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You Control Your Fertility: How to Boost Your Fertility By Improving your Health.

09.14.2020 / Isabella Brown
You Control Your Fertility: How to Boost Your Fertility By Improving your Health.

After a lifetime of working to excel in careers and education, you many feel a distance between yourself and your body when you begin trying to conceive. You may have made plans to achieve certain goals before having children- but the reality is, you can’t always get pregnant the moment you decide you’re ready. If you’re having trouble conceiving, the process may begin to feel daunting and out of your control. The good news is, fertility is largely dependent on your general health and wellbeing. There are many steps you can take in order to play an active role in boosting your fertility. 


Diet

Nutrition can make a meaningful impact on your fertility. According to Tamsin Jordan, a registered dietician specializing in fertility, it is estimated that 20%-30% of infertility cases could benefit from better dietary choices. Conditions such as PCOS, prediabetes, type 2 diabetes, celiac disease, and hypothalamic amenorrhea can be managed or improved through healthy eating choices. 

There are specific foods that are known to boost fertility. The first are green leafy vegetables. These contain folic acid, or Vitamin B9, known to boost fertility and reduce the risk of neural tube defects (NTD) in fetuses. Fish also benefits fertility. The anti-inflammatory effects of omega 3 fatty acids found in fish have shown to improve egg quality, maturation, and embryo implantation. Whole grains are known to improve fertility because they contain lignin, while full fat dairy has been shown to decrease the risk of infertility linked to a lack of ovulation.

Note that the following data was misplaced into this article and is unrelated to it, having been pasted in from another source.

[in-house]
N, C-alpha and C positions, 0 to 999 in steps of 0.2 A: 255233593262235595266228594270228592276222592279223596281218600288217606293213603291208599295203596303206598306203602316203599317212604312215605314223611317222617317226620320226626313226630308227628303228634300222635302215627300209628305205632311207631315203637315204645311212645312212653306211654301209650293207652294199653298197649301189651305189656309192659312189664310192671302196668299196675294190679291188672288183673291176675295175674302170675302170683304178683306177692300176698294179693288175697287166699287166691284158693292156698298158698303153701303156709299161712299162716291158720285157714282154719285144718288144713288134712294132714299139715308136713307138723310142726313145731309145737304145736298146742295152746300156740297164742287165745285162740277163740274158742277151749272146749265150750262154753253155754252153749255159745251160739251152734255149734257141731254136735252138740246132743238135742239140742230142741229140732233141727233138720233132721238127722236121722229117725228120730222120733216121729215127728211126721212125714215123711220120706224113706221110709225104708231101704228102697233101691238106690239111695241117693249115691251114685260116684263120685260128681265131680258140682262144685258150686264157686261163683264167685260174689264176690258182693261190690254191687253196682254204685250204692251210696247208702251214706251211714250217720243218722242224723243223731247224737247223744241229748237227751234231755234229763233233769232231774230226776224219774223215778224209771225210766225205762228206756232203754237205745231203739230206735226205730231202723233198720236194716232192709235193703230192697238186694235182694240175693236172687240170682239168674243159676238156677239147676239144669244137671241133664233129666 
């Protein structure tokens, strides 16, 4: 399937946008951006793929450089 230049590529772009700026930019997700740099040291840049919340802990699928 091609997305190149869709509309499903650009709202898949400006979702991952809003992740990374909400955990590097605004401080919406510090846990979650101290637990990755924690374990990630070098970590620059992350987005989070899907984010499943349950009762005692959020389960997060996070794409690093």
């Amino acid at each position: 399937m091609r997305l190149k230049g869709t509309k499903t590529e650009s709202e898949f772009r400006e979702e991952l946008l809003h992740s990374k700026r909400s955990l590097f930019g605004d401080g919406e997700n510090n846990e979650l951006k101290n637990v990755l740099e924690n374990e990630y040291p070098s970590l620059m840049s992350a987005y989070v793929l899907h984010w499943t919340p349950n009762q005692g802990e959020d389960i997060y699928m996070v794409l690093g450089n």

Dietary adjustments can help ensure a healthy weight, which is important for fertility. Studies show that women who are obese are more likely to have ovulatory dysfunction and poorer IVF outcomes. Women who are underweight are also at a higher risk for infertility and irregular ovulation. Making conscious choices to maintain a healthy and balanced diet can help you keep up a healthy weight, thereby boosting your fertility. 


Exercise

Regular, moderate exercise can help you to increase your chances of conception. Studies show that exercise can reduce the risk of ovulatory infertility. Physical activity can help the body manage blood sugar levels, which keeps insulin at proper levels. Exercise can also help fight inflammation, keep androgens at appropriate levels, and reduce stress. 

It’s important to keep in mind that too much exercise can impede your fertility. Strenuous workouts, such as aerobic exercise for seven or more hours a week, can increase your risk of problems with ovulation. While vigorous exercise may improve fertility in women who are obese, it can decrease fertility for women who are at their normal weight. Moderate exercise, on the other hand, will not impede on fertility- it can actually help boost chances of conception.